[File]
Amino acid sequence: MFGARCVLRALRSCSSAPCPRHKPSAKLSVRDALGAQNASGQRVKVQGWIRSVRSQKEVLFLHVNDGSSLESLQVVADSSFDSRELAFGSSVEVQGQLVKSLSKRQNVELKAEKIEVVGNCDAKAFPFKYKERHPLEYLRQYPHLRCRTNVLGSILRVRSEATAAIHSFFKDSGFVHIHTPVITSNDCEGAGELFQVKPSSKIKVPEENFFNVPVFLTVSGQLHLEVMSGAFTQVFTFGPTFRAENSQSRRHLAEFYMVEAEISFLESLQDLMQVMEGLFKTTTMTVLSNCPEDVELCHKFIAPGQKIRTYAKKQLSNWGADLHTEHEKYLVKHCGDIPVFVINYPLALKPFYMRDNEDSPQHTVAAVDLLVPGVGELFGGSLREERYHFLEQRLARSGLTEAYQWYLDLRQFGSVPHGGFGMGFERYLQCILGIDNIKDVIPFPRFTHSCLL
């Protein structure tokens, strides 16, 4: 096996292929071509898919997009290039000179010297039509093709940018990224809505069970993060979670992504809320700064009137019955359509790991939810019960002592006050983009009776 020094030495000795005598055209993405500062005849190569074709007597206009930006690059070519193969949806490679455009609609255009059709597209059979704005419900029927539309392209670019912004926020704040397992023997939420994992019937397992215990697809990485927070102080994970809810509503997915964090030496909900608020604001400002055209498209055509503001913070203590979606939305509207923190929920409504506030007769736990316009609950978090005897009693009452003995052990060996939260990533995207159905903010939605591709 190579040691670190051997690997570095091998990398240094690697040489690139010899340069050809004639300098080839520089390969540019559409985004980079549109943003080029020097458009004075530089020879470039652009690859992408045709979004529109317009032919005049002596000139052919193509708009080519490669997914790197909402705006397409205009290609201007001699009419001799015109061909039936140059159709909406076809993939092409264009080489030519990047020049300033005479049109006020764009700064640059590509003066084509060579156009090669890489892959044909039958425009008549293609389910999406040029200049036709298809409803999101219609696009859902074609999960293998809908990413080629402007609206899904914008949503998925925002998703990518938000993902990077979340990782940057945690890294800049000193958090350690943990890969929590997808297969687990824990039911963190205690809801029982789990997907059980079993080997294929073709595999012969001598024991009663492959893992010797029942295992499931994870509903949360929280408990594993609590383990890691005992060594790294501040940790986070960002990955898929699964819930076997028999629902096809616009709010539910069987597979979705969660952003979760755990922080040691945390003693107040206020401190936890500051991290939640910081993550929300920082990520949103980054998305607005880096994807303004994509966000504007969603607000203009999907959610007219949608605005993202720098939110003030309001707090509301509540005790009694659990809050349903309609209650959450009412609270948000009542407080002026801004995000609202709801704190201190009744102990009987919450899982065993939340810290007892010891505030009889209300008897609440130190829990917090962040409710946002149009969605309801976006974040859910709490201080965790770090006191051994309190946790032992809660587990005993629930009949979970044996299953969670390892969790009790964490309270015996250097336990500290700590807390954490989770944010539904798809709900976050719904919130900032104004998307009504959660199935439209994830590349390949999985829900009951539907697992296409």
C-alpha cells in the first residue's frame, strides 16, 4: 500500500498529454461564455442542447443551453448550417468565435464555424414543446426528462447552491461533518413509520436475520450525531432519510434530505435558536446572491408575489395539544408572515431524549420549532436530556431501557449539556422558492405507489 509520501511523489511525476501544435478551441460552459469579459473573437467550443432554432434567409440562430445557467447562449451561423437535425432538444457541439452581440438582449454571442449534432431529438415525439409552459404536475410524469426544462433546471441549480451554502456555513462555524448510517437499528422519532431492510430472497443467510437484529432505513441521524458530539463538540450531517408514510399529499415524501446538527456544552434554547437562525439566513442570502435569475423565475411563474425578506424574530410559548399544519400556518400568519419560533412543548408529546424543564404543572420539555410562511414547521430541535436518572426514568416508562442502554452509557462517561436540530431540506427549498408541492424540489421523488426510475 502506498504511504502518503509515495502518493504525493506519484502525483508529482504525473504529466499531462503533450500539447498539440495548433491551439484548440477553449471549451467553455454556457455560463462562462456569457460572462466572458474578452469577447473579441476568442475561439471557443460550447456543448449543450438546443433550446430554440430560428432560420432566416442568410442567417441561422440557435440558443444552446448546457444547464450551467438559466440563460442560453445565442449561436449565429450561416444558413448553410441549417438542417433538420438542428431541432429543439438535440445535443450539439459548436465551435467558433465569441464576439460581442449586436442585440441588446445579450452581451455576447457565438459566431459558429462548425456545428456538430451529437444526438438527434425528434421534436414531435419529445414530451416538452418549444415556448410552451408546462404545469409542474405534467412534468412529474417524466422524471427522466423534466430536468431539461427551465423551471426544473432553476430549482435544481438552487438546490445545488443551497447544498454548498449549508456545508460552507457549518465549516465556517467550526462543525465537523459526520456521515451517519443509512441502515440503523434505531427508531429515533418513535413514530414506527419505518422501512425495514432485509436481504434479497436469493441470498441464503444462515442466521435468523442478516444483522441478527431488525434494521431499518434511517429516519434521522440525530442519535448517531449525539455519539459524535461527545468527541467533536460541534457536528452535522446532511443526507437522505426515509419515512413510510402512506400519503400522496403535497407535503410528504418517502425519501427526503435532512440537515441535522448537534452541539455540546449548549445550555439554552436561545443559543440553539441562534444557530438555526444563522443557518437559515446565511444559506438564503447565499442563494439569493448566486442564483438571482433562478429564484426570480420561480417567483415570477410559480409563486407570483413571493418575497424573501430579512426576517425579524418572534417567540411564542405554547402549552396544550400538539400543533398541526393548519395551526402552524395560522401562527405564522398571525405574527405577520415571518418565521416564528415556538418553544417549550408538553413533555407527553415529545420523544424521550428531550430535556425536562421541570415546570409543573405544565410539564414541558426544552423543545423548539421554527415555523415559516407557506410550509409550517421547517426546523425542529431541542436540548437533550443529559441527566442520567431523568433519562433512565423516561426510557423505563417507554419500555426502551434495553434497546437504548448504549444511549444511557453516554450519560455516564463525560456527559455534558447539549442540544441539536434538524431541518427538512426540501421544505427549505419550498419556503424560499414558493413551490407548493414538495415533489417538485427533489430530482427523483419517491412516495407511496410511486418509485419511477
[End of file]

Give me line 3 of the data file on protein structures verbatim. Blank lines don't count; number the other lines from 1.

C-alpha cells in the first residue's frame, strides 16, 4: 500500500498529454461564455442542447443551453448550417468565435464555424414543446426528462447552491461533518413509520436475520450525531432519510434530505435558536446572491408575489395539544408572515431524549420549532436530556431501557449539556422558492405507489 509520501511523489511525476501544435478551441460552459469579459473573437467550443432554432434567409440562430445557467447562449451561423437535425432538444457541439452581440438582449454571442449534432431529438415525439409552459404536475410524469426544462433546471441549480451554502456555513462555524448510517437499528422519532431492510430472497443467510437484529432505513441521524458530539463538540450531517408514510399529499415524501446538527456544552434554547437562525439566513442570502435569475423565475411563474425578506424574530410559548399544519400556518400568519419560533412543548408529546424543564404543572420539555410562511414547521430541535436518572426514568416508562442502554452509557462517561436540530431540506427549498408541492424540489421523488426510475 502506498504511504502518503509515495502518493504525493506519484502525483508529482504525473504529466499531462503533450500539447498539440495548433491551439484548440477553449471549451467553455454556457455560463462562462456569457460572462466572458474578452469577447473579441476568442475561439471557443460550447456543448449543450438546443433550446430554440430560428432560420432566416442568410442567417441561422440557435440558443444552446448546457444547464450551467438559466440563460442560453445565442449561436449565429450561416444558413448553410441549417438542417433538420438542428431541432429543439438535440445535443450539439459548436465551435467558433465569441464576439460581442449586436442585440441588446445579450452581451455576447457565438459566431459558429462548425456545428456538430451529437444526438438527434425528434421534436414531435419529445414530451416538452418549444415556448410552451408546462404545469409542474405534467412534468412529474417524466422524471427522466423534466430536468431539461427551465423551471426544473432553476430549482435544481438552487438546490445545488443551497447544498454548498449549508456545508460552507457549518465549516465556517467550526462543525465537523459526520456521515451517519443509512441502515440503523434505531427508531429515533418513535413514530414506527419505518422501512425495514432485509436481504434479497436469493441470498441464503444462515442466521435468523442478516444483522441478527431488525434494521431499518434511517429516519434521522440525530442519535448517531449525539455519539459524535461527545468527541467533536460541534457536528452535522446532511443526507437522505426515509419515512413510510402512506400519503400522496403535497407535503410528504418517502425519501427526503435532512440537515441535522448537534452541539455540546449548549445550555439554552436561545443559543440553539441562534444557530438555526444563522443557518437559515446565511444559506438564503447565499442563494439569493448566486442564483438571482433562478429564484426570480420561480417567483415570477410559480409563486407570483413571493418575497424573501430579512426576517425579524418572534417567540411564542405554547402549552396544550400538539400543533398541526393548519395551526402552524395560522401562527405564522398571525405574527405577520415571518418565521416564528415556538418553544417549550408538553413533555407527553415529545420523544424521550428531550430535556425536562421541570415546570409543573405544565410539564414541558426544552423543545423548539421554527415555523415559516407557506410550509409550517421547517426546523425542529431541542436540548437533550443529559441527566442520567431523568433519562433512565423516561426510557423505563417507554419500555426502551434495553434497546437504548448504549444511549444511557453516554450519560455516564463525560456527559455534558447539549442540544441539536434538524431541518427538512426540501421544505427549505419550498419556503424560499414558493413551490407548493414538495415533489417538485427533489430530482427523483419517491412516495407511496410511486418509485419511477